I just don’t have the body for road marathoning — and that’s fine. I never started running with those goals in mind. But, because of this I’ve taken different approaches to my training — and it changes upon my goals. Sometimes it’s a balance of speed and miles or miles and strength training or just miles or just strength training. And, I really leave a lot of that up to how my body is feeling.
My body has been a mess the past couple of years anyways with my thyroid and testosterone issues that I’ve learned there is no ONE way for me to get the most out of my body. I have to get creative and give my body what it needs.
Cory’s approach to training — not just for marathons, but ultra marathons — really speaks to me. And, quite honestly, makes the daunting task of tackling longer distance more doable for me. But, more than that it was a great reminder to me just simply listen to my body to avoid injuries that could take me away from my long term goals.
Find unique ways to challenge your limits
This past summer as I was training for my three marathons I had two 20 mile training runs I had to do. Knowing that I wanted both of them to help prepare me for the marathons and my 50 miler — I wanted them to be tough. My friend Jill recommended that I do one of them on the treadmill. Which is asking a lot out of me, because — well — I hate the treadmill.
But, I was intrigued.
I figured it would give me both a physical and mental challenge, so I decided to step up to the challenge. But, to make it even more of a challenge I decided to start my run at midnight. Yes, midnight. Runners and non-runners alike questioned my sanity — which isn’t new. But, it was exactly what I needed.
Jill and I have always been inspired by Cory’s crazy ideas. It’s gotten to the point that we don’t bat an eye to his next crazy adventure, because while they are crazy, we can see the reason and purpose behind it. Even if it’s doing 100 miles on a high school track or running a 100 miler each month for a year — Cory’s insanity just makes sense.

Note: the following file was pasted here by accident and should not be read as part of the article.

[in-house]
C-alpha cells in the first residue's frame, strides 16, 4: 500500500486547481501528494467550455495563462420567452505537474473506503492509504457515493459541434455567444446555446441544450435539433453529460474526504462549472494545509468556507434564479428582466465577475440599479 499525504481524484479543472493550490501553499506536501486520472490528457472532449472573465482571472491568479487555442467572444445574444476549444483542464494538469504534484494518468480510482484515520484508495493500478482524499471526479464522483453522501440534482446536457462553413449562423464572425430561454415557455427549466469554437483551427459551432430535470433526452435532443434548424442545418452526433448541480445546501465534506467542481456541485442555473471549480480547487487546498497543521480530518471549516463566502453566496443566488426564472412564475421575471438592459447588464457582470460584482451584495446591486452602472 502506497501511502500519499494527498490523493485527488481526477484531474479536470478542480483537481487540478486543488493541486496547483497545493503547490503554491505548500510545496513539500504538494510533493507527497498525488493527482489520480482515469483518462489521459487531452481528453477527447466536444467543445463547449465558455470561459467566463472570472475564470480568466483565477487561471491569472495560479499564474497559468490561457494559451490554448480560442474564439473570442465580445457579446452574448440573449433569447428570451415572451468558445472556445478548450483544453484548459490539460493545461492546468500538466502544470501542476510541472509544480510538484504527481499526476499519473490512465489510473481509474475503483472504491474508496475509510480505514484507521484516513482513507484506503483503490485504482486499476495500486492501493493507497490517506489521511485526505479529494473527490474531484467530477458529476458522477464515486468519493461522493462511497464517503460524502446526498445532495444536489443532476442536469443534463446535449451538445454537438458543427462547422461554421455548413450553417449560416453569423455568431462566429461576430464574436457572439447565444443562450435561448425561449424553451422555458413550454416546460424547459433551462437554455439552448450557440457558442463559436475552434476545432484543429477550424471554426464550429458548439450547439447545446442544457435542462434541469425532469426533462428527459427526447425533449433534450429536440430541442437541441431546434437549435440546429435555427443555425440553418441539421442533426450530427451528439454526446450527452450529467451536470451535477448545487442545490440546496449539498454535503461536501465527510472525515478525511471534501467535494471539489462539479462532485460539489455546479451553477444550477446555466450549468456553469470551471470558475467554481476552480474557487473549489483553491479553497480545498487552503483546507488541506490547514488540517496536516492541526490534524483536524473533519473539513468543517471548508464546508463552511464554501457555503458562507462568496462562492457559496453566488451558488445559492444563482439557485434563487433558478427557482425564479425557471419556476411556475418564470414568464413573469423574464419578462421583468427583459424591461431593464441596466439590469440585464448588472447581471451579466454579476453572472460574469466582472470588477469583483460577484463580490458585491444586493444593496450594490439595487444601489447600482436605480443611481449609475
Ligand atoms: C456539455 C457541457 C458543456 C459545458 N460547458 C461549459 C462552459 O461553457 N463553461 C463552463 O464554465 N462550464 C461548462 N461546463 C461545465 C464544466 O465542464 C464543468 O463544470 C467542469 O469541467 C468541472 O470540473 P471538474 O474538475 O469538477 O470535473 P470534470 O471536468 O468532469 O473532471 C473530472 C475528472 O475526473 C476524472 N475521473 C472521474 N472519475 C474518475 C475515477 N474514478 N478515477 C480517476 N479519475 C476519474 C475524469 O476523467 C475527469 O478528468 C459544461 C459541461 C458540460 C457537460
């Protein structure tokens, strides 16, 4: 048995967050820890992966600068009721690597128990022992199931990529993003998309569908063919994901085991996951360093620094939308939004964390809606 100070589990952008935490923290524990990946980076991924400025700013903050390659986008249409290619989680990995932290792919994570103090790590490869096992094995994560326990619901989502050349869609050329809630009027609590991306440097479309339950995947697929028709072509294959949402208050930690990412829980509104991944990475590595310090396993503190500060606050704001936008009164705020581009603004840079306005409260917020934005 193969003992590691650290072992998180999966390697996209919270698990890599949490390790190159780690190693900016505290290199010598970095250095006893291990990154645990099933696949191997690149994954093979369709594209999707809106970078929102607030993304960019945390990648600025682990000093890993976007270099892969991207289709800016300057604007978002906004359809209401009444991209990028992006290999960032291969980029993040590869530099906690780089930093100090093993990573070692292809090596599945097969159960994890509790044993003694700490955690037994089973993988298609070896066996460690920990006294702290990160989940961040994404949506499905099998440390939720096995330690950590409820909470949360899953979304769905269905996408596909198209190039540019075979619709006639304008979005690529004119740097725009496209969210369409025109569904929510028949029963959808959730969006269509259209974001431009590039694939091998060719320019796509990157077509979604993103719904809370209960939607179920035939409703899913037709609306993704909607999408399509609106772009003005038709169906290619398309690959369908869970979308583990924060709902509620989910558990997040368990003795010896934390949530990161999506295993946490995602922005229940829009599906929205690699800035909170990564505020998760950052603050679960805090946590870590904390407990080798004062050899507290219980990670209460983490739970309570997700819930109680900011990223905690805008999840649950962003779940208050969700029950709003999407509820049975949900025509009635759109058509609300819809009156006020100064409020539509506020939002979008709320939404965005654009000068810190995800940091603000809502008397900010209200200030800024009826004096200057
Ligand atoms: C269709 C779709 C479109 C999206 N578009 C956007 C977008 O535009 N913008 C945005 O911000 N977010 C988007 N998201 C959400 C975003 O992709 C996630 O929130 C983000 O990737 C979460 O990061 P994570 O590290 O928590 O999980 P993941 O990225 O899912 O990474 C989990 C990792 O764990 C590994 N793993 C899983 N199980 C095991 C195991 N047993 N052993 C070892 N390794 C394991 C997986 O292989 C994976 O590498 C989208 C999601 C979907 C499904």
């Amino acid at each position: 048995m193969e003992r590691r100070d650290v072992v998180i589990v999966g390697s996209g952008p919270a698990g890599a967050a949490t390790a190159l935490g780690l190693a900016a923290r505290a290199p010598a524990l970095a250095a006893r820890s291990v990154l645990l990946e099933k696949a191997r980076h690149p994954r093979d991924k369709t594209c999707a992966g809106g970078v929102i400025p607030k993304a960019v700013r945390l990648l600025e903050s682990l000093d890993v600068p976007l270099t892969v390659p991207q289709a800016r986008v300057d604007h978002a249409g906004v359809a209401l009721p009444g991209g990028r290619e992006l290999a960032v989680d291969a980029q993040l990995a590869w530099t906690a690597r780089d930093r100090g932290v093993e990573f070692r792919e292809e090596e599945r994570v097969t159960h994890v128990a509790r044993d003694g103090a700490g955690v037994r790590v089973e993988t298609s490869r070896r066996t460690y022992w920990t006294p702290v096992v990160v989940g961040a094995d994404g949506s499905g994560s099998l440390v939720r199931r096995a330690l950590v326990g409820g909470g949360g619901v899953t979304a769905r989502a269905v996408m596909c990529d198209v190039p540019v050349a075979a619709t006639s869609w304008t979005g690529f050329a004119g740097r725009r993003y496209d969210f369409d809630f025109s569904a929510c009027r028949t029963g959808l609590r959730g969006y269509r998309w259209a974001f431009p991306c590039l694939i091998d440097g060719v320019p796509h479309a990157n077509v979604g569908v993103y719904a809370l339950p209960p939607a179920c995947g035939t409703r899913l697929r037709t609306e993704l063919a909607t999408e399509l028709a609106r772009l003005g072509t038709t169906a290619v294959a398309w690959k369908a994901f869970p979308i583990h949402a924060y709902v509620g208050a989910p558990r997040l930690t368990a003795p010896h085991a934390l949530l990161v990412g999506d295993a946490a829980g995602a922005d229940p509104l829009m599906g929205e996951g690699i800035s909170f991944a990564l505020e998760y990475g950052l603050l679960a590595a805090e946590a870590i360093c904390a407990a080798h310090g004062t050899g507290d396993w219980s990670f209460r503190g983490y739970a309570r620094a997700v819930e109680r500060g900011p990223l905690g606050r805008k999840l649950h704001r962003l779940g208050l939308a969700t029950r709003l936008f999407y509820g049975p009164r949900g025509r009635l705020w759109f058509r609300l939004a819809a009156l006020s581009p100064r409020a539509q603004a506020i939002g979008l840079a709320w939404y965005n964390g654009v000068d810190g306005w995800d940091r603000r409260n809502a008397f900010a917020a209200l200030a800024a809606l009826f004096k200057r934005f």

Plus, it makes the challenge a bit more “fun” to attempt. Why not make your attempt crazier? Why not make it tougher? More insane? More out there? Because, really you don’t know who’s watching and being inspired by your challenges — I know for one if it wasn’t for some of Cory’s crazy challenges — I probably wouldn’t think some of mine were possible.
The Back of the Pack is the Best Place to Run!
This was where I could really resonate with Cory — because I live in the back of the pack. Those are my people. It doesn’t matter how fast or slow you go, it matters that you go. Not to give away anything from Cory’s book, but the way he illustrates this in his book really reminded me of how important your attitude is however fast or slow you may be.
I’ve hung out a lot in the back of the pack over the years — whether it’s been pacing, sweeping or just giving my best effort — and it took me a couple years to embrace that. I’ve learned over the years that there will always be someone faster than you — and that’s okay. That doesn’t make you any less of a runner. There are many more important intangibles that make you a runner than your place or pace.
Some of my fondest memories out on the course have been while hanging out in the back of the pack. Whether it was running with Jill during her first marathon or JessicaSue during her first half marathon or just finishing my first ultra marathon last year — I’ll remember those moments and friendships more than any time or pace. I’ll always love the back of the pack for those very reasons.
Needless to say, I loved Cory’s book. It really hit home to me about how to internalize and process suffering — on and off the course. It also reiterated the need to find joy in life. That’s something that is sometimes much easier said than done. But, through Cory’s story he illustrates that both can coexist — it’s just up to you.
For those who think this book is just for those interested in ultra marathoning that could be the furthest from the truth. This is a book for not just ultra marathoners, but runners of all shapes and sizes. This is a book for pretty much anyone. Because it’s a story and struggle of something much deeper than just a running story. I found myself laughing out loud and shedding a tear of sympathy throughout this book and I know others will as well.
You will love it.
Being the generous gent that I am and wanting to share this book with others, I am giving away a copy of Cory’s ‘Nowhere Near First’ to one lucky runner. Don’t worry, I am not giving you my used copy. I’m keeping that. But, I bought an extra copy and I want to give it someone that wants it.
So — here is what I am doing … to be enter into a drawing for the book all you need to do is ‘LIKE’ both Cory Reese’s Facebook page and PhatJosh’s page and then share this post on your Facebook wall. Let’s help get Cory’s message out to the masses and I want to put a copy of his book into someone’s hands.
I will name a winner here on the bloggy blog this upcoming Wednesday (October 12th).